Study: Despite Risks, Doctors Don’t Talk to Kids About Gun Safety

A recent study found physicians aren’t necessarily following the recommendations for this talk. Plus, tips for keeping your kids safe.

An open drawer reveals a gun that a child is reaching for

Sleep, developmental milestones, eating habits and physical activity. These are just some of the common topics your pediatrician or family doctor might ask about during your child’s annual well-child visits.

But did you know they should also be asking about gun safety? That’s according to major physician organizations like the American Academy of Pediatrics, which recommends doctors discuss gun safety in the home during appointments. That’s not necessarily happening as often as it should, though, a recent study found – especially after mass shootings occur.

Despite gun violence being a leading cause of death among children in the U.S., with 78 American children, teens and young adults injured or killed by guns daily – and about 7% of kids living in a home with a loaded and unsecured firearm – many doctors are skipping this conversation, WebMD reported.

The study, published in October in JAMA Pediatrics, took place between January 2017 and July 2018 – a time period that included tragic shootings in Las Vegas, Nevada and Parkland, Florida. While 70% of doctors at the University of Utah’s pediatric clinic brought up gun safety in their appointments prior to those shootings, they only brought it up in half of their appointments after the shootings occurred.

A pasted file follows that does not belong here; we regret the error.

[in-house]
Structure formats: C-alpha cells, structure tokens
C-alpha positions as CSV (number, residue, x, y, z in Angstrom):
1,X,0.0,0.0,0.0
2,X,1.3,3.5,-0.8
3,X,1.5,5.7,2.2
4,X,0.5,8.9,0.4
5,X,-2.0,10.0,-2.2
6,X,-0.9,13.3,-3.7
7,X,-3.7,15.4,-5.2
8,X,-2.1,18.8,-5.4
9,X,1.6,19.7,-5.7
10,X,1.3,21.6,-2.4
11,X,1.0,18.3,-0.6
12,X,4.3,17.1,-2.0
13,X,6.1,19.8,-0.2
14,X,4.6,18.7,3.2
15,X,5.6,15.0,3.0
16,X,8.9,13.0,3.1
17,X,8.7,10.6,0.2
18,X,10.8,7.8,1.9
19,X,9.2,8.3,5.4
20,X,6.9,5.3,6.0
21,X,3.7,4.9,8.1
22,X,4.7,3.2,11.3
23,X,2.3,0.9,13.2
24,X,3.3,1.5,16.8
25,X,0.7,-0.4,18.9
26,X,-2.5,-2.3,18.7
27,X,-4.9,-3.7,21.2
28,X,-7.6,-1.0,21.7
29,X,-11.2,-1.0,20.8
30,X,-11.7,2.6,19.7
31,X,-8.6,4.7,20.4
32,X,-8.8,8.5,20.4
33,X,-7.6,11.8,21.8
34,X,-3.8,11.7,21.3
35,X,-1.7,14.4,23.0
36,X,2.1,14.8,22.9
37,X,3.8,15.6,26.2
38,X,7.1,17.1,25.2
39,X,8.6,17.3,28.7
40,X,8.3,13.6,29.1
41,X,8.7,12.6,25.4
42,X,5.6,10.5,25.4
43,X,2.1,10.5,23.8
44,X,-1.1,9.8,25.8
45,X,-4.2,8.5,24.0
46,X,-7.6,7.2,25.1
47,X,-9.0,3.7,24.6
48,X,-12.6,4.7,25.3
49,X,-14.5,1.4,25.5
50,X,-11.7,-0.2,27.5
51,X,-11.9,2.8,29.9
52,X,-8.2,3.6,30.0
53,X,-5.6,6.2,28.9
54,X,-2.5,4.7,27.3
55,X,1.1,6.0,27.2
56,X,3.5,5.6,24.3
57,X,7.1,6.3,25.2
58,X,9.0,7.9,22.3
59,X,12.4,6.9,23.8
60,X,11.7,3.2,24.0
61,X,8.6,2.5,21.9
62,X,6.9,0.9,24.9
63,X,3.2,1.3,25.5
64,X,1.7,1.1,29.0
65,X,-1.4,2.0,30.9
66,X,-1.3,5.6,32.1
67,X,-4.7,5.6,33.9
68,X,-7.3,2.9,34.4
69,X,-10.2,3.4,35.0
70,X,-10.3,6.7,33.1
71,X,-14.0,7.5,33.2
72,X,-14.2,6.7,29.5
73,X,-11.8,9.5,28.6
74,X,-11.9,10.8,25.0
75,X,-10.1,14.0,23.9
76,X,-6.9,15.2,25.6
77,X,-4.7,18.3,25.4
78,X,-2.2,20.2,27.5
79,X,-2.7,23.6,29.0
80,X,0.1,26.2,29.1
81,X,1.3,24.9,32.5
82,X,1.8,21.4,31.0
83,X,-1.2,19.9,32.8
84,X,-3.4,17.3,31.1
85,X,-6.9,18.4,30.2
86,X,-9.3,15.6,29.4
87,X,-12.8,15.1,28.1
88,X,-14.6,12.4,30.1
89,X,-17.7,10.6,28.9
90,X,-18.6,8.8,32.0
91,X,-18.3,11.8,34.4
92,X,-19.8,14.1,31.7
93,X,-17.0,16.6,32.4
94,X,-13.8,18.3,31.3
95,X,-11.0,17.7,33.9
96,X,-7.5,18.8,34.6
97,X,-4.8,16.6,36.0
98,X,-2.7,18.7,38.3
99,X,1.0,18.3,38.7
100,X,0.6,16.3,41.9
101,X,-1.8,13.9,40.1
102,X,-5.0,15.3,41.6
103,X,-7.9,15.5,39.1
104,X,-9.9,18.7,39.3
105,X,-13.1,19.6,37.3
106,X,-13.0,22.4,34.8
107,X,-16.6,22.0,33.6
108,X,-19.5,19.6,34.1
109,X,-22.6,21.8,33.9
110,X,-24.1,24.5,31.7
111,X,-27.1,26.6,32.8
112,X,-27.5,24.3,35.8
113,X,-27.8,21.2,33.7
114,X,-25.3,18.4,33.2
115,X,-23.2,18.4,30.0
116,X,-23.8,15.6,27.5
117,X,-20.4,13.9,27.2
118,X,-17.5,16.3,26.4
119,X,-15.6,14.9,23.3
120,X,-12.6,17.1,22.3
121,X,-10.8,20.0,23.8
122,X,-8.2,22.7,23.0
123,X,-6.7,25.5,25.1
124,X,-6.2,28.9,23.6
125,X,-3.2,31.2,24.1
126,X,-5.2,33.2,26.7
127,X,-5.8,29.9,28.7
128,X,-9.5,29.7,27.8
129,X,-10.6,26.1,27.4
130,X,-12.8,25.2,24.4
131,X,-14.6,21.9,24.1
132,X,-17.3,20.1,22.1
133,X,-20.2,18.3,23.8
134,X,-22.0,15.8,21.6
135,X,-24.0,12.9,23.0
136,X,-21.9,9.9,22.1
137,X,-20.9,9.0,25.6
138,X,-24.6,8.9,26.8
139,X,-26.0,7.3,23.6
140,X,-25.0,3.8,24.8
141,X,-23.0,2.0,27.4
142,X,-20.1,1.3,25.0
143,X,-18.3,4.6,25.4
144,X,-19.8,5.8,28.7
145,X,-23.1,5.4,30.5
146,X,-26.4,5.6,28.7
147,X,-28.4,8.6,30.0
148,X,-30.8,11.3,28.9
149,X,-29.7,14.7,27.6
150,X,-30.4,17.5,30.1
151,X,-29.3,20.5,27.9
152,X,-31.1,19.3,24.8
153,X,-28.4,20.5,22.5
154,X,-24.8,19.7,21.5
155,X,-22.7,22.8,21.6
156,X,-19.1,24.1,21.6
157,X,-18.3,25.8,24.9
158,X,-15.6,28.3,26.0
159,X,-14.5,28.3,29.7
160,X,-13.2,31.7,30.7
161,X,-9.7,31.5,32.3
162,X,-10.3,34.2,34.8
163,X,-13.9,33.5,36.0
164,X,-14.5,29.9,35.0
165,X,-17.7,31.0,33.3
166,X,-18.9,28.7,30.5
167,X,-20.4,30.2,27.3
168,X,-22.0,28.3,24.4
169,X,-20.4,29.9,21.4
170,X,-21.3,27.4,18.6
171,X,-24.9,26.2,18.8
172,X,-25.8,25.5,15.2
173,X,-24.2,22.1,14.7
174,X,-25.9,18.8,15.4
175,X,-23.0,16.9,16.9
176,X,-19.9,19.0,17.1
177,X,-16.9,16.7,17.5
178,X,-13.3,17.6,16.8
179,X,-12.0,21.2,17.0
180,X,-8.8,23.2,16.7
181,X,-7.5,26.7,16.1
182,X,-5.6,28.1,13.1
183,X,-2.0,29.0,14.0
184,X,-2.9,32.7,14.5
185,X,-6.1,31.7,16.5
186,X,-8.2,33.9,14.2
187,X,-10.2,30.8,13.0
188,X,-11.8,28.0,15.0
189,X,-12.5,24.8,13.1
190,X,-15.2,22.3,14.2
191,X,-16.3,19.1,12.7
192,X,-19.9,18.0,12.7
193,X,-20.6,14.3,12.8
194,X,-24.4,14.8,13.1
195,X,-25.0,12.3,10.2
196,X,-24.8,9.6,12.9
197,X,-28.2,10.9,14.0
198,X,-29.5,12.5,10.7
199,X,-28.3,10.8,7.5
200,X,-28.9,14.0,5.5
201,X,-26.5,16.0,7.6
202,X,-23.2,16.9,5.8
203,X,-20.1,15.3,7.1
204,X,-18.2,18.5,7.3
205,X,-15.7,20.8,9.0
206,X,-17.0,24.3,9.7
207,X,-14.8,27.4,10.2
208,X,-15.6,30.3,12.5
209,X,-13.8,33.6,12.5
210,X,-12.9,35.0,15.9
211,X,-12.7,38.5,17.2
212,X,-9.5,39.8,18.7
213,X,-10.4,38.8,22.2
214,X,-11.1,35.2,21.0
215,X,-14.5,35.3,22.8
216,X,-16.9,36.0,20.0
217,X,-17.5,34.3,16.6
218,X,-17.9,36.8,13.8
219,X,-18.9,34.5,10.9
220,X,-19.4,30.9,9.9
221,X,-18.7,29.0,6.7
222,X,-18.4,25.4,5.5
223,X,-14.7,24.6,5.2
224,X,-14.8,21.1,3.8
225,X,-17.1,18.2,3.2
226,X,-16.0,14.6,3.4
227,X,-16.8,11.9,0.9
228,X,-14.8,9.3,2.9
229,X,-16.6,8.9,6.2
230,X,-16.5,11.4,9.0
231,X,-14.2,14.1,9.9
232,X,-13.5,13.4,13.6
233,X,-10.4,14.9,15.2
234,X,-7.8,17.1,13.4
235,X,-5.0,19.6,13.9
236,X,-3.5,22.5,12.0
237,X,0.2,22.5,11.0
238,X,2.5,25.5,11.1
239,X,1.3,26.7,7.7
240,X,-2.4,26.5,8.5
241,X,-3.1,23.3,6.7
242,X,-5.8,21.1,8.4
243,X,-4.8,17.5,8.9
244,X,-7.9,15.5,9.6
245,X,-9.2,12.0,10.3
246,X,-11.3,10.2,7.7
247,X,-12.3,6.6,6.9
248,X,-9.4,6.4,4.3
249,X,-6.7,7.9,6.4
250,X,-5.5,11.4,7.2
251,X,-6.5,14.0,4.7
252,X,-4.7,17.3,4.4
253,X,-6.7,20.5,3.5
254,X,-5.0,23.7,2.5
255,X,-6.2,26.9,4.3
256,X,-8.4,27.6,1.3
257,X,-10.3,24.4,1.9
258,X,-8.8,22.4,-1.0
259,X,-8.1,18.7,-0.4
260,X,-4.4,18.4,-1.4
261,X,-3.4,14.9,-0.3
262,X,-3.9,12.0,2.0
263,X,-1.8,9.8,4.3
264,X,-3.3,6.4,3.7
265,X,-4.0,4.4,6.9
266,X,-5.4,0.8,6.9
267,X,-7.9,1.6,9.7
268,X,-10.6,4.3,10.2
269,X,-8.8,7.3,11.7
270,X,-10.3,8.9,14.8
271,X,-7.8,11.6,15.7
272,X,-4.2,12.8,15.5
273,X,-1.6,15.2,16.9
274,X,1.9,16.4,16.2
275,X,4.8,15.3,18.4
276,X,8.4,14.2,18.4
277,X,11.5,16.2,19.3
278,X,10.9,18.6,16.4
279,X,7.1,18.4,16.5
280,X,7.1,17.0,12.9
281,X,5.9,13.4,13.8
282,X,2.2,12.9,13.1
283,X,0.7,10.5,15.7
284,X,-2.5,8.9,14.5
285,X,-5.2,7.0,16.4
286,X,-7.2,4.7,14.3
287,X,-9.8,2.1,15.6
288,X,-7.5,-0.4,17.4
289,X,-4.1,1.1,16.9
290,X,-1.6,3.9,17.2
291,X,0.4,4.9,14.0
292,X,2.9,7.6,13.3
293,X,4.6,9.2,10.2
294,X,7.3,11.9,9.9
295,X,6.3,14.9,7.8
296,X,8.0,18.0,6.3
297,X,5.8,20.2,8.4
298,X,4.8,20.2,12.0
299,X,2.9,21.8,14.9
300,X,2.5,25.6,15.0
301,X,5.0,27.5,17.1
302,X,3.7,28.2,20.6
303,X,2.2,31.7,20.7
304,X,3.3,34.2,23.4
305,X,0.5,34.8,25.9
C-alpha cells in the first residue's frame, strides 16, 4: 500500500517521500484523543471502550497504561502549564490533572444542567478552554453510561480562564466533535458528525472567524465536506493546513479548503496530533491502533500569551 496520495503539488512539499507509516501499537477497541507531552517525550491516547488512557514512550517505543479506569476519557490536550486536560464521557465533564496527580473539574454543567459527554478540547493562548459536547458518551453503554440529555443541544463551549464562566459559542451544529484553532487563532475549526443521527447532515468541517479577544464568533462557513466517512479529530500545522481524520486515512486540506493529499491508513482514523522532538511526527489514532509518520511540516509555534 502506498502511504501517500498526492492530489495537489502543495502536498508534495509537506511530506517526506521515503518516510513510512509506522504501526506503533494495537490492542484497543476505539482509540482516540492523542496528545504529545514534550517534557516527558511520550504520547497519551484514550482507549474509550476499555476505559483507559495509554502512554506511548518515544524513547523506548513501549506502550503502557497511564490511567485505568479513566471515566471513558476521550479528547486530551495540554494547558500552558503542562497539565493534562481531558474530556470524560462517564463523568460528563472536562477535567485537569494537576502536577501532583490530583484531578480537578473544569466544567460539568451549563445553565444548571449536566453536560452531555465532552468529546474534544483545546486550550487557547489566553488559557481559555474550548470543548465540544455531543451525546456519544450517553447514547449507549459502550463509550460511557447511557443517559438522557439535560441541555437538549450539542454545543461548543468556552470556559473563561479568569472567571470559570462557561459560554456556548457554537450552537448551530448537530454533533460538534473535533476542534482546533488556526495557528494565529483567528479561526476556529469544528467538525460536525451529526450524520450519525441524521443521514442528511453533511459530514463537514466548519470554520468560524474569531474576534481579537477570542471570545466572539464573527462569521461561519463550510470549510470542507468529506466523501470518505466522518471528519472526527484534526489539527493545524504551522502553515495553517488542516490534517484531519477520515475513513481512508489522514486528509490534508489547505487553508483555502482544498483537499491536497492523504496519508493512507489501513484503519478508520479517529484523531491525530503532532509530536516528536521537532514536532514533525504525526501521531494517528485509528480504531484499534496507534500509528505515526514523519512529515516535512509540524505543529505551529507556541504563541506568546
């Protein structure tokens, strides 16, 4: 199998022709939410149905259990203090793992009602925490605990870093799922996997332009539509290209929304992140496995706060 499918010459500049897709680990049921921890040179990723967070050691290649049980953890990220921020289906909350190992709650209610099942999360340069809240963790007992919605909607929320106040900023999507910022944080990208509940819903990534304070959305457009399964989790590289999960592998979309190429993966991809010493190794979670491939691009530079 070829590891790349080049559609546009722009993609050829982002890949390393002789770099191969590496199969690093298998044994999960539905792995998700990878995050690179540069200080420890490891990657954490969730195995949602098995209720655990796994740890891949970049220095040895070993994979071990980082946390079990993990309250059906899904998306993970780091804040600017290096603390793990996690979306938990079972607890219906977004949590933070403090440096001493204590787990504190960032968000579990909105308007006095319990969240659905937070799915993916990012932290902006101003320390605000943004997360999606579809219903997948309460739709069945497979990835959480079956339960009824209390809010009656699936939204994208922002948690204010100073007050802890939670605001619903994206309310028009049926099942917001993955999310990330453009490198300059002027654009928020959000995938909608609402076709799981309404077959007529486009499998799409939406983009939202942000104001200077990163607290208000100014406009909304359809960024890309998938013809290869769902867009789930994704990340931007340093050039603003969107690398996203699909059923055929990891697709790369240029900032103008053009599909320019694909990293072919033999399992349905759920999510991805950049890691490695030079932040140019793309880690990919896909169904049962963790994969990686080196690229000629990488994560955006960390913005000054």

Meanwhile, another topic that guidelines say should be discussed – having a smoke alarm in the home – was brought up in 90% of appointments at the clinic, the study noted.

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“We know that it is important to ask these questions, but physicians may have limited training in communication about a sensitive topic such as guns,” study author Dr. Carole Stipelman, associate professor of pediatrics and medical director at the University of Utah pediatric clinic, said in the WebMD article. “Asking the questions may seem more difficult after mass shootings.”

While it may not be discussed at well-child visits, gun safety is a topic that all parents can address with their children, according to KidsHealth. The site offers a variety of recommendations for parents, including how to ask about guns in the homes of family and friends.

Gun safety tips

With that in mind, consider these tips for talking to your kids about gun safety, offered by MedicinePlus, the website for the National Institute of Health’s U.S. National Library of Medicine.

  • Teach children that they shouldn’t touch guns and that if they see a gun, “to leave it alone and tell an adult.”
  • Before your children play at a friend or relative’s house, ask the parents about gun safety.
  • “Treat every gun as if it were loaded,” MedicinePlus notes.
  • Those who own firearms should always store guns unloaded, the site recommends.
  • Guns should be locked in a rack or safe, with the keys hidden or a combination required that children in the home don’t know.
  • Ammunition should be stored separately from guns and in a locked, secure location.
  • If someone in your home has mental illness, may be suicidal or may be at risk for violence, do not keep guns in the home, MedicinePlus notes.

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